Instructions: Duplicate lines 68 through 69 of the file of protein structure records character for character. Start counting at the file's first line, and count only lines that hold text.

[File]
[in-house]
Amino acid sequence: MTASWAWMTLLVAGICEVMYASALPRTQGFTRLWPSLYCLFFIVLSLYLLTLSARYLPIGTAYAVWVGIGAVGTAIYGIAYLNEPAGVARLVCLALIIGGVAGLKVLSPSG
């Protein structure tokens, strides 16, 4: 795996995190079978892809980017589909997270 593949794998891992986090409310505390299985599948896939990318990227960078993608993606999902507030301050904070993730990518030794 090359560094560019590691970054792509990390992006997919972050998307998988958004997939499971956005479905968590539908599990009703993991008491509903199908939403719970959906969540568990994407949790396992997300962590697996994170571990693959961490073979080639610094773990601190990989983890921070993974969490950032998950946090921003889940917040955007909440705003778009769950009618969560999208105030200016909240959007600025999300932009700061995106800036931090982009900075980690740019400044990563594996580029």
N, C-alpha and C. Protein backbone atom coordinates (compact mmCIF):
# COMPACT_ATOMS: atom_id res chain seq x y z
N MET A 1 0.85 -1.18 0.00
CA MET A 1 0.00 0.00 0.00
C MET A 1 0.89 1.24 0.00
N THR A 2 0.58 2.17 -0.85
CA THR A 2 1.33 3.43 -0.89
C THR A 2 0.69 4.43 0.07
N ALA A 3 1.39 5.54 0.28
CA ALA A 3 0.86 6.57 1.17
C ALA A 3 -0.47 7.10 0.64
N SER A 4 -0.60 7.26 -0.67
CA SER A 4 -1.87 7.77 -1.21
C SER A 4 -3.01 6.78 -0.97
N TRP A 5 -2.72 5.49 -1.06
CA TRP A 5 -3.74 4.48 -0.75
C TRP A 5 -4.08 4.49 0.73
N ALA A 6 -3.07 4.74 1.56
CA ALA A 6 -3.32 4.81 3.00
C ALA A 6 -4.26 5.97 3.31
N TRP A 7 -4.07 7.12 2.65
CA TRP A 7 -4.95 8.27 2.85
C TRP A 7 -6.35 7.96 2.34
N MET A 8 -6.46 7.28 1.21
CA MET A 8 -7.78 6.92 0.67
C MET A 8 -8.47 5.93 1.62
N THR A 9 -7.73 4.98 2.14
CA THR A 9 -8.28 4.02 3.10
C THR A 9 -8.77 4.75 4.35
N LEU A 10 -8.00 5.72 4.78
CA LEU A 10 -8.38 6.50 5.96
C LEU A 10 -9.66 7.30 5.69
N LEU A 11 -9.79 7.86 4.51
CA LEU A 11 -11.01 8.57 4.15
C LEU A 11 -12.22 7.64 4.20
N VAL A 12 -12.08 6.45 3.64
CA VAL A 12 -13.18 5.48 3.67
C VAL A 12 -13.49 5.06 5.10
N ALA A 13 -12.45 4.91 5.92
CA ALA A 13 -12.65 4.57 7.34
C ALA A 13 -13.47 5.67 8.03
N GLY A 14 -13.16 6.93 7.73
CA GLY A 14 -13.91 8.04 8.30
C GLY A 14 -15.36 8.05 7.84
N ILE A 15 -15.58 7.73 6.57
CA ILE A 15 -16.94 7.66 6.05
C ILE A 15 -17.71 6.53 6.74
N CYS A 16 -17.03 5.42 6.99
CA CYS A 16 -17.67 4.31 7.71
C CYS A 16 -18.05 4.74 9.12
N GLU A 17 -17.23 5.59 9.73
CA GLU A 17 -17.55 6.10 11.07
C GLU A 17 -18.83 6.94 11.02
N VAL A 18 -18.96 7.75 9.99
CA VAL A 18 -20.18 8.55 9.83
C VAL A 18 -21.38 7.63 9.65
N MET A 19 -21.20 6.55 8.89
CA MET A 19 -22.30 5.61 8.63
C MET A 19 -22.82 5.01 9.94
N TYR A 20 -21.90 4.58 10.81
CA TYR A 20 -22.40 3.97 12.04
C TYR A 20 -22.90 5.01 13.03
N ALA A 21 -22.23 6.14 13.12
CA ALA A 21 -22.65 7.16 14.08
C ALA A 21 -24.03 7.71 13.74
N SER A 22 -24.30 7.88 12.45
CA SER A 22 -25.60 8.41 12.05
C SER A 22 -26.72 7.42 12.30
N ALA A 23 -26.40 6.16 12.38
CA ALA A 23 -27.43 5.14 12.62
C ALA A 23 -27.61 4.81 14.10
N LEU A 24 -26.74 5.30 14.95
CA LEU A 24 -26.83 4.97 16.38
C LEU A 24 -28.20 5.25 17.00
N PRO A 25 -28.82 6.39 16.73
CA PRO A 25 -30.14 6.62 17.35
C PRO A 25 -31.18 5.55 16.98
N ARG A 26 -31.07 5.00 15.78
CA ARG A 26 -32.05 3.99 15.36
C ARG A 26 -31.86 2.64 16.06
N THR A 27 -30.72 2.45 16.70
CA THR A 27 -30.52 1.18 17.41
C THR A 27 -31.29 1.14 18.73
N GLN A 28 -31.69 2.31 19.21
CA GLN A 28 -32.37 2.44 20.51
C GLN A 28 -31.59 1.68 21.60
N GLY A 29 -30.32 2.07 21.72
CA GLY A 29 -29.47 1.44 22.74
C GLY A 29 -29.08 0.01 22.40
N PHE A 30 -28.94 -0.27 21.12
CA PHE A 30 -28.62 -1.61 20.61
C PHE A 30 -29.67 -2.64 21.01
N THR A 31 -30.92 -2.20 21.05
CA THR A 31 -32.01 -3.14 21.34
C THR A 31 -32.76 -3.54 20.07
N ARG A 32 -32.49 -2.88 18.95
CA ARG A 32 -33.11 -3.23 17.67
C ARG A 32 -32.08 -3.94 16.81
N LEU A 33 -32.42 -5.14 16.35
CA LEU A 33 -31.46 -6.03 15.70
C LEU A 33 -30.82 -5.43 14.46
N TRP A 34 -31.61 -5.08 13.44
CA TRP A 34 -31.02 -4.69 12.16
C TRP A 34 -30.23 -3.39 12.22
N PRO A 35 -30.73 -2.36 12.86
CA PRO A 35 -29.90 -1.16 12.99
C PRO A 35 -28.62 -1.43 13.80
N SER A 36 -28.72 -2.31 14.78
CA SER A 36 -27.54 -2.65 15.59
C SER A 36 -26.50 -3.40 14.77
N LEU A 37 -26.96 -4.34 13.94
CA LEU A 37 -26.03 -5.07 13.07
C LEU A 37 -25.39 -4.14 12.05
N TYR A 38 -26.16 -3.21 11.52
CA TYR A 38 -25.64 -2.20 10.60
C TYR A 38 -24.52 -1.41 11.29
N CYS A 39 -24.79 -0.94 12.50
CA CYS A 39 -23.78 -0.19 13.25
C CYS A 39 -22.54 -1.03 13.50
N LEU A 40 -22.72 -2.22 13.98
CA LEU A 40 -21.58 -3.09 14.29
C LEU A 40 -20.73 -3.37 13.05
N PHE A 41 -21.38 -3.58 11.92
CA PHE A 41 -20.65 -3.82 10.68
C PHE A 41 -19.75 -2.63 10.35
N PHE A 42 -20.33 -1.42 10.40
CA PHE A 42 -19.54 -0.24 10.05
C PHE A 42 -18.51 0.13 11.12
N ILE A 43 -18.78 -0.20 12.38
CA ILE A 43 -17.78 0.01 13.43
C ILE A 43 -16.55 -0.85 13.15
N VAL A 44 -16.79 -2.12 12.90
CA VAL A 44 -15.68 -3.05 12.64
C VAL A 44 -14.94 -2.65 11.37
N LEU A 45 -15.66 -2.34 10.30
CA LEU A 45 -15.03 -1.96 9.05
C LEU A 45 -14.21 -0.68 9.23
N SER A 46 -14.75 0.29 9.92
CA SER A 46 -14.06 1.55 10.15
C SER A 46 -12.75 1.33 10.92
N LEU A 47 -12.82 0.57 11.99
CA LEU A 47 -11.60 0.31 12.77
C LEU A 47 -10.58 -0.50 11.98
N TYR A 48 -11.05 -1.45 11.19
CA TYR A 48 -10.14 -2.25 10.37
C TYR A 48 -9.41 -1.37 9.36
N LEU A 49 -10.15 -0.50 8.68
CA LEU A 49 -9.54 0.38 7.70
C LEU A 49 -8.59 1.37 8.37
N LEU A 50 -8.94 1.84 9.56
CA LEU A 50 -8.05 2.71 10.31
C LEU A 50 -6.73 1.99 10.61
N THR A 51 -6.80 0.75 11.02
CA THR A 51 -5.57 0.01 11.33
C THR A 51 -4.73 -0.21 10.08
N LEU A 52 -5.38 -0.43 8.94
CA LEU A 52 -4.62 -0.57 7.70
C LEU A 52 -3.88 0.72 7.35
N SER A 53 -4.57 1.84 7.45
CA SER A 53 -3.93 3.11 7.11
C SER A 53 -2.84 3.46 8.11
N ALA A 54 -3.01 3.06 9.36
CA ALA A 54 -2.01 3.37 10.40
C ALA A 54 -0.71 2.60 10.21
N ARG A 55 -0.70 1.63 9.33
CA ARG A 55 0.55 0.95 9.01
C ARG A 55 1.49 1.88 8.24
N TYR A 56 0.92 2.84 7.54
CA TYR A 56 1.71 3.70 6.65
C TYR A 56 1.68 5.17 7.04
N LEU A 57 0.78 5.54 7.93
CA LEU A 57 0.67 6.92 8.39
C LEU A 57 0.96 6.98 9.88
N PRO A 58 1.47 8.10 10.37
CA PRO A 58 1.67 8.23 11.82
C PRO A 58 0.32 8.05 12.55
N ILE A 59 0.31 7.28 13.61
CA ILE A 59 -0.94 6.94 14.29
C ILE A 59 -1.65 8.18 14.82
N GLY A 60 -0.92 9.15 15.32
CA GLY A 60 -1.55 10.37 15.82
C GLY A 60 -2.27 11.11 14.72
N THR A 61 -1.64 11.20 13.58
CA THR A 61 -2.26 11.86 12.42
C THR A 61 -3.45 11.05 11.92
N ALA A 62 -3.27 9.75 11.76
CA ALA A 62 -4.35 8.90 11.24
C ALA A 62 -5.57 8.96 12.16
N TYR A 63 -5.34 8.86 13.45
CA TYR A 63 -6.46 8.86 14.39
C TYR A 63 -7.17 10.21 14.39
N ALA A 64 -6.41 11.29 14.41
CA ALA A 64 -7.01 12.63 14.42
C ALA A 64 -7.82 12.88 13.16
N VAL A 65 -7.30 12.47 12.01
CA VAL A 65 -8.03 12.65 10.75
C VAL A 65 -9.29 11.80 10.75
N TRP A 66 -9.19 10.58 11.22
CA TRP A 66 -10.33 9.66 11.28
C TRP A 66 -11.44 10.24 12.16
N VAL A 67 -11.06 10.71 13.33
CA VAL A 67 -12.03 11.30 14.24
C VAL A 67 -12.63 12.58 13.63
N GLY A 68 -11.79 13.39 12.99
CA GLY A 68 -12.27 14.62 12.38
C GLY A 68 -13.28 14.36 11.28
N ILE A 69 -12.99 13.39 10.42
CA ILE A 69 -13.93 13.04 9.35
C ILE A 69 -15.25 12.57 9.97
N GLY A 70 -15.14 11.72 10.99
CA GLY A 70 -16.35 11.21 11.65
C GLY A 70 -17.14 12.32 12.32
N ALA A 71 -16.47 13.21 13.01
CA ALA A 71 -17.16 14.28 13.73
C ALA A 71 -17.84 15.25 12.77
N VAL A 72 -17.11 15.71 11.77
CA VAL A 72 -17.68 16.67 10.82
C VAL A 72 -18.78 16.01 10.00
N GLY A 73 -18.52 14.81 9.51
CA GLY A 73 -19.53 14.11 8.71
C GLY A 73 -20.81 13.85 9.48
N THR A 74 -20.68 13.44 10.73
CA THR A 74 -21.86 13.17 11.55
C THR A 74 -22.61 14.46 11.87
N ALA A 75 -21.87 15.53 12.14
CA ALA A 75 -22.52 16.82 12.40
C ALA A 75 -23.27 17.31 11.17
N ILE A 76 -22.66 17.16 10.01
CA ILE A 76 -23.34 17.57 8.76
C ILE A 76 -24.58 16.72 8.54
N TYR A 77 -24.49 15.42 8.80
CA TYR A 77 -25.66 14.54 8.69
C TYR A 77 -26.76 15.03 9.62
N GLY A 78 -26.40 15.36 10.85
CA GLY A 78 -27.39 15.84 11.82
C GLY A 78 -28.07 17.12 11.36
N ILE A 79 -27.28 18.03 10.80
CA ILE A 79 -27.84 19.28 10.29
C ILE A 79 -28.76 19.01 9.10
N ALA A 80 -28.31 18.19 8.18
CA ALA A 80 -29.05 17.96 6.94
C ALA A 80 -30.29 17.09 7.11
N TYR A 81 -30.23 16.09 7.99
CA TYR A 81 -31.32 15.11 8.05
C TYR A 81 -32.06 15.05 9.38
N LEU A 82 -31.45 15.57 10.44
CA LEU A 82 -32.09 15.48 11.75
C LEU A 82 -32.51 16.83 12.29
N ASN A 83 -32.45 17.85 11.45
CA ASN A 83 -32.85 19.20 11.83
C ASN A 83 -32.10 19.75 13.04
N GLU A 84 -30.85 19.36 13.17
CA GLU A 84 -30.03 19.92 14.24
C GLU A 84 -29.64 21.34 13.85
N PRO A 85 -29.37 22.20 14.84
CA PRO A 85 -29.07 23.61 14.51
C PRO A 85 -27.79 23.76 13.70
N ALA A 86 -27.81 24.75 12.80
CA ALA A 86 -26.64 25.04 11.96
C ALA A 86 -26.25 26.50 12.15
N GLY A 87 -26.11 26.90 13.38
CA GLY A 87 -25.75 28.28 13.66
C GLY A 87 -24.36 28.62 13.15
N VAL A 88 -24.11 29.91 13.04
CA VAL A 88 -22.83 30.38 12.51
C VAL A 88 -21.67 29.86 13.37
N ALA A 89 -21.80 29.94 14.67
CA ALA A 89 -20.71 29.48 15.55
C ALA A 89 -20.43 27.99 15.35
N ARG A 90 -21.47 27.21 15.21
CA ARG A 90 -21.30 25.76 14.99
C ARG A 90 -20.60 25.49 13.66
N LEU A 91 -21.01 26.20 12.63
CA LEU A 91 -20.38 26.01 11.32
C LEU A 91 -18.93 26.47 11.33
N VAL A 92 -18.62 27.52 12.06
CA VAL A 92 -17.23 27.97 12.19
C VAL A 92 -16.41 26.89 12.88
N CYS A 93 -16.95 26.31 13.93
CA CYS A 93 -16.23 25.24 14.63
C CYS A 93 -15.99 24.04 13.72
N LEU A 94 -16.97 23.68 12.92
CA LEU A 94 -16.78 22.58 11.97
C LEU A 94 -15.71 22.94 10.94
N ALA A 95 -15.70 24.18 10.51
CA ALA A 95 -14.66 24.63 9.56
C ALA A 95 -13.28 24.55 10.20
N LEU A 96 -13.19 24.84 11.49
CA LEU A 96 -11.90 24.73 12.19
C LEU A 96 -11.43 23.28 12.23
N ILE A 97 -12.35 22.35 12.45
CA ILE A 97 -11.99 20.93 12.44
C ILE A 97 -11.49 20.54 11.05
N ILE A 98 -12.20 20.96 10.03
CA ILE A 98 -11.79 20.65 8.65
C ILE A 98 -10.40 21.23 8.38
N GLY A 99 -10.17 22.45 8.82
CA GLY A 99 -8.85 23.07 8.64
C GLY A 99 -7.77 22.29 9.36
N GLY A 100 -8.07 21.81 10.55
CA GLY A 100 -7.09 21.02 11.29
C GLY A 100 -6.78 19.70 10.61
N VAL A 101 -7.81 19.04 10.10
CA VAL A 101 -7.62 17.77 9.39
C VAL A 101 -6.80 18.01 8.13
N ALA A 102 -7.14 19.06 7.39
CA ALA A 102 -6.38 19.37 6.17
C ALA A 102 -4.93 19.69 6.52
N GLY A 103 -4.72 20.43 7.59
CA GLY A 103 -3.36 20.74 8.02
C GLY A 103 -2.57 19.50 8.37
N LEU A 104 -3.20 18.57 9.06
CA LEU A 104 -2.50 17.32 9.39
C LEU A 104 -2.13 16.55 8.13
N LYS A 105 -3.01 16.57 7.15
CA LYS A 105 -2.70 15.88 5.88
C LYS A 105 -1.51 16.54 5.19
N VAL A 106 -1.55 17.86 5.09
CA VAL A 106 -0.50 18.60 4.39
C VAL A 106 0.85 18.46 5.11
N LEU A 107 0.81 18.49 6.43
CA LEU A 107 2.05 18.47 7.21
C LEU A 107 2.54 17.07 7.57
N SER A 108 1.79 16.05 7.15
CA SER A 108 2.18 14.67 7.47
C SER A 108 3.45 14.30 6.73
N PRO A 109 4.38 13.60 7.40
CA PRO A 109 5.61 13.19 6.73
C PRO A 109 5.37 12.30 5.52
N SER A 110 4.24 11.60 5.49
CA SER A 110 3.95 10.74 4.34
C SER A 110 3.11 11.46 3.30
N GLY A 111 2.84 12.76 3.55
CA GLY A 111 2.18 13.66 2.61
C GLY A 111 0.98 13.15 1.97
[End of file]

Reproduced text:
C ALA A 21 -24.03 7.71 13.74
N SER A 22 -24.30 7.88 12.45